Commissioning a central heating system simply means getting the system working for the first time, and naturally you’ll be keen to feel your heating working. But don’t let that prevent you from taking care over this important final stage.
The first step in commissioning is to fill the system so that you can check for leaks and flush out debris. Start by attaching hosepipes to all the drain cocks (on the heating side —there’s no need to touch the hot water side) and open the cocks — this way, if you have got a disastrous leak somewhere, the consequences shouldn’t be too bad.
Open the tap to the feed and expansion tank (or release the ball valve if this is tied up) and let this start filling. Once the water reaches the outlet pipe, part of the heating system will start to fill — how much depends on the position of the drain cocks. If all is well, close off the drain cocks and let the system fill completely. Check continuously for leaks at all the joints; small leaks in compression or pushfit joints can usually be cured by carefully tightening up the fitting a little; soldered joints will have to be remade after the pipe has drained and dried, so try to bear with any such leaks until after the whole system has been filled and emptied.
Check also that the ballvalve in the feed and expansion tank is working properly: it’s likely that the tank will fill, and the ballvalve shut off, several times during the filling session.
When the ball valve does shut off, check the level of the water in the tank: it should be no more than 100mm, to allow for the expansion in volume when the water in the system heats up.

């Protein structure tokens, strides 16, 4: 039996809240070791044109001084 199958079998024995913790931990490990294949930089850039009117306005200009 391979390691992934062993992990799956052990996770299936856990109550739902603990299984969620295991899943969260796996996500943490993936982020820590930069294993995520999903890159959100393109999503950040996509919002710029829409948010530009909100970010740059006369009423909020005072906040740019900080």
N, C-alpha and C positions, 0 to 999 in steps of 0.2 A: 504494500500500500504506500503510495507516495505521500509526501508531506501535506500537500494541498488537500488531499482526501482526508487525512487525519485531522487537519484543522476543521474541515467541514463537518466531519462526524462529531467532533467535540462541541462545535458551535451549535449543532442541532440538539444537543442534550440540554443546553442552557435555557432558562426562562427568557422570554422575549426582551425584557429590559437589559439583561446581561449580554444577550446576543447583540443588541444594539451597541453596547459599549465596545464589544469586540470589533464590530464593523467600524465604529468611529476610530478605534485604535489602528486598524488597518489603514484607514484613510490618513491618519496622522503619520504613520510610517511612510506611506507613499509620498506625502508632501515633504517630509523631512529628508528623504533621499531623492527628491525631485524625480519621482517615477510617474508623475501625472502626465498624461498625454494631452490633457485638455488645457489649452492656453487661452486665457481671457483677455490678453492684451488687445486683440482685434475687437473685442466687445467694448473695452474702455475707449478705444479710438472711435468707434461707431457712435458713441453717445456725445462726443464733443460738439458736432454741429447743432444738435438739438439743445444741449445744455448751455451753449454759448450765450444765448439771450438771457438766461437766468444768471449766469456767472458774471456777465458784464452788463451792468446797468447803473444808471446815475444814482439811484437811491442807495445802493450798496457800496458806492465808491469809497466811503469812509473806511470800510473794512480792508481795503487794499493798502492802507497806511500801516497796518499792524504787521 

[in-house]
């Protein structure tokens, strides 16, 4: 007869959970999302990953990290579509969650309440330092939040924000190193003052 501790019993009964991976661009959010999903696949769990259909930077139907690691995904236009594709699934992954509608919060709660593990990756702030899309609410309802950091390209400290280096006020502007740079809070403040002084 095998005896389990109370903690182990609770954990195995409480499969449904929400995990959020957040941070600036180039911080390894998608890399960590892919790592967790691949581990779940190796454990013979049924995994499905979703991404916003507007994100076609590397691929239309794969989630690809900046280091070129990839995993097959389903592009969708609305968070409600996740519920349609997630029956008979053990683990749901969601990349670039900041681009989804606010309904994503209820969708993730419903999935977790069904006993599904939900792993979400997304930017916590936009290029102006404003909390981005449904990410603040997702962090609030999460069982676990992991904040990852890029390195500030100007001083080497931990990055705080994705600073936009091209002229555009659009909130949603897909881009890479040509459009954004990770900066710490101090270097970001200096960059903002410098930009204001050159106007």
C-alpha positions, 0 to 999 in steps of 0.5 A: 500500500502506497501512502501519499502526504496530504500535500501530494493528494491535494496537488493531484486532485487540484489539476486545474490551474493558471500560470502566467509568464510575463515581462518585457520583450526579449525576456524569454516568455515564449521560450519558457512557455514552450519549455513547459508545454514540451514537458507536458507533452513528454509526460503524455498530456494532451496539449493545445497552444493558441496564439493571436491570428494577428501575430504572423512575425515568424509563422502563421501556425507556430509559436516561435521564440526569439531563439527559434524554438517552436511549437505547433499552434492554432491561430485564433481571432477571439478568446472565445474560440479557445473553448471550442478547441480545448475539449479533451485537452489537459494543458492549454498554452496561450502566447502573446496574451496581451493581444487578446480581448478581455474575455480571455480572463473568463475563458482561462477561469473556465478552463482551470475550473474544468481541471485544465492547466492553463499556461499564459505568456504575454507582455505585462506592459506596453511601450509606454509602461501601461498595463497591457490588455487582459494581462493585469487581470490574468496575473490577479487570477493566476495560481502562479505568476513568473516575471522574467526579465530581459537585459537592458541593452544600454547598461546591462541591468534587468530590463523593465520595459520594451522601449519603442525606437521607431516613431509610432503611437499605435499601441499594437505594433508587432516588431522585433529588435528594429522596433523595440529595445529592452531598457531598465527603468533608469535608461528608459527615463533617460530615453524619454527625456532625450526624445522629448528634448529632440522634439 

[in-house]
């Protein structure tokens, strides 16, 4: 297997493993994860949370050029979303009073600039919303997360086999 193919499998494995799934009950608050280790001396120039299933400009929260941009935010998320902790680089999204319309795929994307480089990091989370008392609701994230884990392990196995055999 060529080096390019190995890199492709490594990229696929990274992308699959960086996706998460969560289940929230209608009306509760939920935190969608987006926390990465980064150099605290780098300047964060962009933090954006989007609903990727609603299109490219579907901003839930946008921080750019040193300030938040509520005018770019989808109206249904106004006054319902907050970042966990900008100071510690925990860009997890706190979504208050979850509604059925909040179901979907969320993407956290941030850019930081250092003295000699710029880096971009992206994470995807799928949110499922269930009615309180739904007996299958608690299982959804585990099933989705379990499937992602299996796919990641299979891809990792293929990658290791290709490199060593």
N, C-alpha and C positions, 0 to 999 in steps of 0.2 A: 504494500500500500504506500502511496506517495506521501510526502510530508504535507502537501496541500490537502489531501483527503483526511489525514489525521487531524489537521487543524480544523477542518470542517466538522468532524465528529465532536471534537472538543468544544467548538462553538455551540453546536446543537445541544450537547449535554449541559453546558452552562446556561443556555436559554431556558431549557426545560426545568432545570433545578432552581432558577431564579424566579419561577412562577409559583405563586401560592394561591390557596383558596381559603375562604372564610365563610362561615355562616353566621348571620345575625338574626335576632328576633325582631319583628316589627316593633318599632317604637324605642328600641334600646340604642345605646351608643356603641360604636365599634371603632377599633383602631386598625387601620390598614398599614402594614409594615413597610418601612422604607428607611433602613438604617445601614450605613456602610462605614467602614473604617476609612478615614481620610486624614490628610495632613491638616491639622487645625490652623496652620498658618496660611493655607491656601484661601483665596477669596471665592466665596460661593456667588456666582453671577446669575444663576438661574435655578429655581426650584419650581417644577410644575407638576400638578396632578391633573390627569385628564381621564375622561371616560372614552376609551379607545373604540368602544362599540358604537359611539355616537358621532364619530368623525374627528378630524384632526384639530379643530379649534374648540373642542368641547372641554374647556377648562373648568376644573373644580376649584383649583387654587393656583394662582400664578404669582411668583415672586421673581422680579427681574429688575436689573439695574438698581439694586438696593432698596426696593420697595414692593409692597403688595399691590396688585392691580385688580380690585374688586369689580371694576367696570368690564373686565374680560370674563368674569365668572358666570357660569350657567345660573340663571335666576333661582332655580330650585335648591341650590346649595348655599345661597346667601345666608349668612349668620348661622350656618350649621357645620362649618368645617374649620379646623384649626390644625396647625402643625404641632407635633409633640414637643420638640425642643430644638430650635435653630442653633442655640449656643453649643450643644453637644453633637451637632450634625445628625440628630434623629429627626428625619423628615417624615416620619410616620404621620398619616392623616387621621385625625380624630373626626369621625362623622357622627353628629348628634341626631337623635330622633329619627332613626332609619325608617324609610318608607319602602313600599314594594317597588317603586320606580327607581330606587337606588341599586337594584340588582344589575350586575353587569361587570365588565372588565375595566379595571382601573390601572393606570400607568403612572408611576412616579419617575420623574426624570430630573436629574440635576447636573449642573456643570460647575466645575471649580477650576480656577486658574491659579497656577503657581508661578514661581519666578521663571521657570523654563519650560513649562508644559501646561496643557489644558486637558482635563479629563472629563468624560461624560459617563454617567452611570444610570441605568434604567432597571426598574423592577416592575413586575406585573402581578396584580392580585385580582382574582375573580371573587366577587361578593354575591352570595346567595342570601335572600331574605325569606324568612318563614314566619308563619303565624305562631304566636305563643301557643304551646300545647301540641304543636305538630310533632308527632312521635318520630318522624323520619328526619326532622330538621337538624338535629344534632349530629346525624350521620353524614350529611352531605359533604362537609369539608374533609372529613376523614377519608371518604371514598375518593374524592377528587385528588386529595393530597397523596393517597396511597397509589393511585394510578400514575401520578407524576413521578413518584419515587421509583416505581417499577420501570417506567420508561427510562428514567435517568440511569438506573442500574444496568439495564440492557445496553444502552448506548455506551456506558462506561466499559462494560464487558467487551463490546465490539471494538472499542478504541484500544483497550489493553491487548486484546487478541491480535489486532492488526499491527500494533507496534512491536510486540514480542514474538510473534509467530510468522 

As the system fills, air will become trapped in the branch pipe runs, preventing the system from filling further. Bleed off this air by opening the vent nipples on the radiators one by one, starting at the lowest. Hold a rag under the nipple and be ready to shut it off as soon as you see water dribbling out.
Open the drain cocks and drain the, system. Mend any leaks, then refill and empty again to flush the pipework thoroughly.
Next fit the pump in place. Making sure everything around you is dry, connect up the pump to the control system wiring. Fill the system yet again, and set the pump running for a few minutes.
Drain and refill; now you should be set to warm up the system.
You should call in a qualified engineer to light the boiler for the first time — some mailorder firms offer this service. The engineer will be able to test and alter the flue draught, and check that combustion is safe. With a gas boiler, you could get all this work done at the same time as the gas supply is connected if you leave this part of the work until the end. As the water in the system warms up, check all joints again carefully for leaks.
The final job is to balance the radiators —alter the flow of water through them so that the correct temperatures are achieved in each room. To do this properly, you need two clipon thermometers (which you may be able to hire from your stockist). Check that the pump is operating on its designed setting, and that the boiler is at full operating temperature —usually 80°C. Starting with the radiator furthest from the boiler, open both the lockshield and handwheel valves and clip on the thermometers, one on each end of the radiator just above the pipework. Then close down the lockshield valve until the outlet thermometer reads 10°C less than the inlet one (if you can’t achieve something close to this, come back to the radiator when you have balanced the others). Do this on each radiator, then check them all.
During the first few weeks of operation, you may need to bleed one or two of the radiators a few more times. But if you have to continue doing this, it suggests a fault —perhaps a leaky joint that is sucking air in, or a more serious design fault. Once you are sure the system is working properly, you should add some corrosion inhibitor to the water. This is usually introduced into the feed and expansion tank, and means draining off some of the water first — the manufacturer’s instructions will tell you exactly what to do.